Without giving too much away tragedy befalls the Vikings while the climatic dragon battle yields further casualties as any battle would but stays within the remit of a PG rated film to avoid upsetting any younger viewers. It also takes some time out from the energetic airborne antics to reflect upon the importance of family bonds and a more subtle exploration of man’s relationship with the animal world – in this case dragons.

Physically impressive he may be, Drago is a rather by the numbers villain with a typically flimsy purpose for his pernicious plans. Having lost an arm to a dragon he has resented the winged wonders and fancied his revenge, but the only way to do that is to breed an alpha dragon that the others will respond to as the current alpha is beyond his reach, in fact safe and sound at the sanctuary with Valka.  

Being a CGI animated film the emphasis will always be on the visuals and even with some shortcomings found within, we can be thankful that the story is not just a functional backdrop to the imagery. Of course as emotionally invested as we are in the story, it needs to catch our eye as well, and the bar for CGI animation is constantly being raised. The first Dragon film was unquestionably Dreamwork’s deadliest weapon in being seen as serious rivals to Pixar’s works from a technical standpoint so this sequel had another lofty aspect to live up to.

Improving on the groundwork laid by its predecessor, the animation here is one again amazing with the flying sequences simply breathtaking, taking the audience on a few white knuckle rides even from the safety and comfort of their own chairs. An argument can be made for less quick cut edits during the battle scenes and for allowing some shots to register before moving on, but much of the action and in flight scenes are moments of pure exhilaration.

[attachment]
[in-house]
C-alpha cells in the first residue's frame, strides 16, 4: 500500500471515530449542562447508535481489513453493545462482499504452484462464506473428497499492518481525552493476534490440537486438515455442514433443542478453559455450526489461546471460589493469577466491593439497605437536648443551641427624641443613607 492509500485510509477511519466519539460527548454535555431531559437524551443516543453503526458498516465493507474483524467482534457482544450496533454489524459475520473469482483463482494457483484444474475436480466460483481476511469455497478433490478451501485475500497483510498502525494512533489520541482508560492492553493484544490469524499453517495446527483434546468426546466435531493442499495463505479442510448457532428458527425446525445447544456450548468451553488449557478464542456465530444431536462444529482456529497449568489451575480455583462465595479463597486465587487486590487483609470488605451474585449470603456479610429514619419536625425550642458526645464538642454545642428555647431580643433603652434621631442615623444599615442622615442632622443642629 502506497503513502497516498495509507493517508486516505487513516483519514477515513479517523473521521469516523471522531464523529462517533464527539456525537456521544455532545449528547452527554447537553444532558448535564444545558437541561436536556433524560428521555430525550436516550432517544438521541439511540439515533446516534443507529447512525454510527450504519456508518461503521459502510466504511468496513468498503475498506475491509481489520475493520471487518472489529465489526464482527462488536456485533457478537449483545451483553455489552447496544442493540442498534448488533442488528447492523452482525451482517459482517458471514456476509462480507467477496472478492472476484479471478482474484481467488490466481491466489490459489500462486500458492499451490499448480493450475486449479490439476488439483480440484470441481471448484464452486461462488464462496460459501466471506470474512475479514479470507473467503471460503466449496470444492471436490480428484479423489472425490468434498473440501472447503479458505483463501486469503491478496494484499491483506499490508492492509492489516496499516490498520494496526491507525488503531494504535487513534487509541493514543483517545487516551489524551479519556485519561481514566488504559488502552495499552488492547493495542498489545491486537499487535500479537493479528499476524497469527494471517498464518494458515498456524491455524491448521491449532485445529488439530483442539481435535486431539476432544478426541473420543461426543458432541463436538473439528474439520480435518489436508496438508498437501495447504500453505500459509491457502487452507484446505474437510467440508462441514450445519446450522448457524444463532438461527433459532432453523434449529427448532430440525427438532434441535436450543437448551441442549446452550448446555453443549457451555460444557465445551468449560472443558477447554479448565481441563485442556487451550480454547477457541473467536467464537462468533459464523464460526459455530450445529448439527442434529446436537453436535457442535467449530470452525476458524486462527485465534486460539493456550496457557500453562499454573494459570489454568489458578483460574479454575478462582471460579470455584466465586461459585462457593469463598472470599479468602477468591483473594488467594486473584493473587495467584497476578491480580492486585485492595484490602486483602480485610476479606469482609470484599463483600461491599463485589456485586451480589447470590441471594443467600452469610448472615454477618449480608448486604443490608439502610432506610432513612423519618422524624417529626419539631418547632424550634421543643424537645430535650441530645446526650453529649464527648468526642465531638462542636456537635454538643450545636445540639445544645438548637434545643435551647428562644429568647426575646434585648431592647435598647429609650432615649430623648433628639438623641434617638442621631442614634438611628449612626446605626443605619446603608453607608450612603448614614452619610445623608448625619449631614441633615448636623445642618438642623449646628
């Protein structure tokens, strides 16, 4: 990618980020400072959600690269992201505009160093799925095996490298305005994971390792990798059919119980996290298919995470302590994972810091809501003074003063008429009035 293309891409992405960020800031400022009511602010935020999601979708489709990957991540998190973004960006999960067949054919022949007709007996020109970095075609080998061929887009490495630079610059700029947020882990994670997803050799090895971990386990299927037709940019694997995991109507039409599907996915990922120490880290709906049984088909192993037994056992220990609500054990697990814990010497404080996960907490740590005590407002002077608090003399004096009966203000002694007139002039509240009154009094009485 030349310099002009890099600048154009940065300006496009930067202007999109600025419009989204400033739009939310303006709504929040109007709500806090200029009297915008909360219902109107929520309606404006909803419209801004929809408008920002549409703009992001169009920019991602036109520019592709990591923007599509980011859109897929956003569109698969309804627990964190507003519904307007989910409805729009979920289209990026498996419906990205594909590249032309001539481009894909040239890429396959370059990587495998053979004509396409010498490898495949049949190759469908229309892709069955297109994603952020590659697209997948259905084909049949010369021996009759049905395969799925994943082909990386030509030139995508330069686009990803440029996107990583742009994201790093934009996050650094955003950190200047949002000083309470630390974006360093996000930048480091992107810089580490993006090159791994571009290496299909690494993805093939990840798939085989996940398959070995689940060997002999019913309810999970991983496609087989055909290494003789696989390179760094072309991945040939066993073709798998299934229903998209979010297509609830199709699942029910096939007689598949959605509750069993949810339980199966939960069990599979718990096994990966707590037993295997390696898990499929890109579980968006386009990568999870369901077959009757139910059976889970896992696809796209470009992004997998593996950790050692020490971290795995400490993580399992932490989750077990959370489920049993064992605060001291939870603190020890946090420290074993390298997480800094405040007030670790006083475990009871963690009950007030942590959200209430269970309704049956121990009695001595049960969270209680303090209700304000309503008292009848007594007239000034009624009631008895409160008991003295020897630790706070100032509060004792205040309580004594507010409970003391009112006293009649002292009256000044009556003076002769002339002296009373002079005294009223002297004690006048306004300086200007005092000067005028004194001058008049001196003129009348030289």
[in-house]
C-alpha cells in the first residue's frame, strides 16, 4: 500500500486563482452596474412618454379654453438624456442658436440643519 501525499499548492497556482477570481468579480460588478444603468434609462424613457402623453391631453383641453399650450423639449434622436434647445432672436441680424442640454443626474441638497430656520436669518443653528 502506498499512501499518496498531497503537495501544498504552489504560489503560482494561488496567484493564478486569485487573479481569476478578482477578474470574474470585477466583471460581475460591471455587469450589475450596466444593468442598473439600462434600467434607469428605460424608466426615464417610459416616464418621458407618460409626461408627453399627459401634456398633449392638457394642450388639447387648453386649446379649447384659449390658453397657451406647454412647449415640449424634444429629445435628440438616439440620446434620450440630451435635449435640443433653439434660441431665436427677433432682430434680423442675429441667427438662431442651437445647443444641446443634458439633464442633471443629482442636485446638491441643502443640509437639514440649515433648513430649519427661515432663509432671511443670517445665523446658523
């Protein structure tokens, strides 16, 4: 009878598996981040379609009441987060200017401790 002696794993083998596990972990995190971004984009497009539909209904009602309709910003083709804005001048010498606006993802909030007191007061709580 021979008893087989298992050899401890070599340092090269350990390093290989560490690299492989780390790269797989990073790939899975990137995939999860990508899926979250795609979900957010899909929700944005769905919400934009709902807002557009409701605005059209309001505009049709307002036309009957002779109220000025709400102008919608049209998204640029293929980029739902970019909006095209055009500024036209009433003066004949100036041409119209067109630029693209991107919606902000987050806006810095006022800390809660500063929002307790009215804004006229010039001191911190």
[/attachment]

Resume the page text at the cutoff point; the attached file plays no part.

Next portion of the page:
Sooner or later the Pixar bubble is going to have to burst and even if many don’t consider Dreamworks to be the company to slip into pole position, they can at least hold they heads high in the knowledge that they can deliver something of the standard of the How To Train Your Dragon films.

A witty, dark, emotional, fast paced and superbly animated film, this sequel deserves recognition for daring to tread its own path and not bask in the success of its parent film. Huge fun for kids and adults alike.

7 thoughts on “How To Train Your Dragon 2

  1. Great write up! I loved this film. I thought it was amazing how they aged the character so seemingly effortlessly. The animators deserve a lot of credit for that. The score was equally as beautiful, just like the first film.


    1. Thanks! My only beef – which is ported over from the first film – is why they think Vikings had Scottish accents! And worse, Hiccup and the other youngsters have American accents!! AAArrrgghhhh! 😡


  2. Thanks to Megamind and Shrek I think I have enjoyed more Dreamworks stuff than Pixar.


    1. Nothing against Pixar as they set the standard for CGI animation but they do sometimes seem to be coasting a little with some of their ideas – talking cars worked so why not talking planes?


    1. I haven’t seen Big Hero 6 so I can’t comment although as an anime fan I would have been pulling for The Tale of the Princess Kaguya! 😉